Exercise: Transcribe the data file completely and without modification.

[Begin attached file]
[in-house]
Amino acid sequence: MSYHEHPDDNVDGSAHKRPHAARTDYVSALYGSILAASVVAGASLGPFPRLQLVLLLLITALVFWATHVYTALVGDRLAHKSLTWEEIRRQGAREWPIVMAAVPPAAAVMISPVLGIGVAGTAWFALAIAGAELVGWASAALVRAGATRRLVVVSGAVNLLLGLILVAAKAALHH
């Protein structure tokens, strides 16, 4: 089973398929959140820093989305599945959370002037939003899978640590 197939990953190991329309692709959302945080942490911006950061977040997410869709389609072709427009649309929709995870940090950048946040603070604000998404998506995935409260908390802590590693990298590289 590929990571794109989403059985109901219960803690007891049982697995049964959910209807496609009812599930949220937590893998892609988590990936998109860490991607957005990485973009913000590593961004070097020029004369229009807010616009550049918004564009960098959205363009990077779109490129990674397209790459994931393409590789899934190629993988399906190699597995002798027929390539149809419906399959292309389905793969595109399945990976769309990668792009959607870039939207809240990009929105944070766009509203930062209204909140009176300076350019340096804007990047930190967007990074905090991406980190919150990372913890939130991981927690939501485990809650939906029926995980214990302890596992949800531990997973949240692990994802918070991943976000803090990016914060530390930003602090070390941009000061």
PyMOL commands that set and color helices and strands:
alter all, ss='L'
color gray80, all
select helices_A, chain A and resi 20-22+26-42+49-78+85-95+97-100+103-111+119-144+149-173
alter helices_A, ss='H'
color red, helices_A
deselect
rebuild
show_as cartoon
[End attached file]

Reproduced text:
[in-house]
Amino acid sequence: MSYHEHPDDNVDGSAHKRPHAARTDYVSALYGSILAASVVAGASLGPFPRLQLVLLLLITALVFWATHVYTALVGDRLAHKSLTWEEIRRQGAREWPIVMAAVPPAAAVMISPVLGIGVAGTAWFALAIAGAELVGWASAALVRAGATRRLVVVSGAVNLLLGLILVAAKAALHH
């Protein structure tokens, strides 16, 4: 089973398929959140820093989305599945959370002037939003899978640590 197939990953190991329309692709959302945080942490911006950061977040997410869709389609072709427009649309929709995870940090950048946040603070604000998404998506995935409260908390802590590693990298590289 590929990571794109989403059985109901219960803690007891049982697995049964959910209807496609009812599930949220937590893998892609988590990936998109860490991607957005990485973009913000590593961004070097020029004369229009807010616009550049918004564009960098959205363009990077779109490129990674397209790459994931393409590789899934190629993988399906190699597995002798027929390539149809419906399959292309389905793969595109399945990976769309990668792009959607870039939207809240990009929105944070766009509203930062209204909140009176300076350019340096804007990047930190967007990074905090991406980190919150990372913890939130991981927690939501485990809650939906029926995980214990302890596992949800531990997973949240692990994802918070991943976000803090990016914060530390930003602090070390941009000061």
PyMOL commands that set and color helices and strands:
alter all, ss='L'
color gray80, all
select helices_A, chain A and resi 20-22+26-42+49-78+85-95+97-100+103-111+119-144+149-173
alter helices_A, ss='H'
color red, helices_A
deselect
rebuild
show_as cartoon